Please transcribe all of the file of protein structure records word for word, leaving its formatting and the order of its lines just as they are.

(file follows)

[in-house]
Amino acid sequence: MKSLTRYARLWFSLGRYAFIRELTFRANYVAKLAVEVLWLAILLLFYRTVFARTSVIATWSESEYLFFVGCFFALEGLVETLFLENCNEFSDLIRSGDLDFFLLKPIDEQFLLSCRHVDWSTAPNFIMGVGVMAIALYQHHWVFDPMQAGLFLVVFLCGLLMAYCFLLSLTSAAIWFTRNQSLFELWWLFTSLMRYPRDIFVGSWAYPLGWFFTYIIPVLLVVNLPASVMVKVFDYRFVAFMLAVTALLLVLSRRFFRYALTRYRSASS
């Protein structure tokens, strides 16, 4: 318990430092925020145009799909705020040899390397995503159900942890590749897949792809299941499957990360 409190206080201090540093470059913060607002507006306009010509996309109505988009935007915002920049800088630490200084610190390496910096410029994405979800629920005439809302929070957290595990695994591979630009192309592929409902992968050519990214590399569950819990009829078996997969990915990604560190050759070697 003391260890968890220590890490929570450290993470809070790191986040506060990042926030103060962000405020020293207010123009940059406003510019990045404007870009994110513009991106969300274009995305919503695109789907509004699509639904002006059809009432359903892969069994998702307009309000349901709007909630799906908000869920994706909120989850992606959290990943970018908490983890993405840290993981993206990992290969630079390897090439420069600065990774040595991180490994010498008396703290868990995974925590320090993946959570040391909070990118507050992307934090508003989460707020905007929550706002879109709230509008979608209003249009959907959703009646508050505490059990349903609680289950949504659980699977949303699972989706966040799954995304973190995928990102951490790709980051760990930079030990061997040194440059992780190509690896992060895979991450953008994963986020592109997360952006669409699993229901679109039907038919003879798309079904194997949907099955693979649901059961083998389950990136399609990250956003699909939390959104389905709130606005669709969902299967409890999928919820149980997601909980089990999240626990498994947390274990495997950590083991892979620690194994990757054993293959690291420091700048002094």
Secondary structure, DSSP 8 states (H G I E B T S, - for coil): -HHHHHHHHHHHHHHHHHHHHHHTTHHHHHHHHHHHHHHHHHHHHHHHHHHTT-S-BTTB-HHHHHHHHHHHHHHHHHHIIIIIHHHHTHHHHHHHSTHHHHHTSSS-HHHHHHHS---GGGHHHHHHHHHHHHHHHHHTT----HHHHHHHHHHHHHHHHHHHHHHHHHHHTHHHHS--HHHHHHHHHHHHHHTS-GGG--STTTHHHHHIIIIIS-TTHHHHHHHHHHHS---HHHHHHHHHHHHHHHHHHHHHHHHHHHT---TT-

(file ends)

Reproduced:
[in-house]
Amino acid sequence: MKSLTRYARLWFSLGRYAFIRELTFRANYVAKLAVEVLWLAILLLFYRTVFARTSVIATWSESEYLFFVGCFFALEGLVETLFLENCNEFSDLIRSGDLDFFLLKPIDEQFLLSCRHVDWSTAPNFIMGVGVMAIALYQHHWVFDPMQAGLFLVVFLCGLLMAYCFLLSLTSAAIWFTRNQSLFELWWLFTSLMRYPRDIFVGSWAYPLGWFFTYIIPVLLVVNLPASVMVKVFDYRFVAFMLAVTALLLVLSRRFFRYALTRYRSASS
């Protein structure tokens, strides 16, 4: 318990430092925020145009799909705020040899390397995503159900942890590749897949792809299941499957990360 409190206080201090540093470059913060607002507006306009010509996309109505988009935007915002920049800088630490200084610190390496910096410029994405979800629920005439809302929070957290595990695994591979630009192309592929409902992968050519990214590399569950819990009829078996997969990915990604560190050759070697 003391260890968890220590890490929570450290993470809070790191986040506060990042926030103060962000405020020293207010123009940059406003510019990045404007870009994110513009991106969300274009995305919503695109789907509004699509639904002006059809009432359903892969069994998702307009309000349901709007909630799906908000869920994706909120989850992606959290990943970018908490983890993405840290993981993206990992290969630079390897090439420069600065990774040595991180490994010498008396703290868990995974925590320090993946959570040391909070990118507050992307934090508003989460707020905007929550706002879109709230509008979608209003249009959907959703009646508050505490059990349903609680289950949504659980699977949303699972989706966040799954995304973190995928990102951490790709980051760990930079030990061997040194440059992780190509690896992060895979991450953008994963986020592109997360952006669409699993229901679109039907038919003879798309079904194997949907099955693979649901059961083998389950990136399609990250956003699909939390959104389905709130606005669709969902299967409890999928919820149980997601909980089990999240626990498994947390274990495997950590083991892979620690194994990757054993293959690291420091700048002094």
Secondary structure, DSSP 8 states (H G I E B T S, - for coil): -HHHHHHHHHHHHHHHHHHHHHHTTHHHHHHHHHHHHHHHHHHHHHHHHHHTT-S-BTTB-HHHHHHHHHHHHHHHHHHIIIIIHHHHTHHHHHHHSTHHHHHTSSS-HHHHHHHS---GGGHHHHHHHHHHHHHHHHHTT----HHHHHHHHHHHHHHHHHHHHHHHHHHHTHHHHS--HHHHHHHHHHHHHHTS-GGG--STTTHHHHHIIIIIS-TTHHHHHHHHHHHS---HHHHHHHHHHHHHHHHHHHHHHHHHHHT---TT-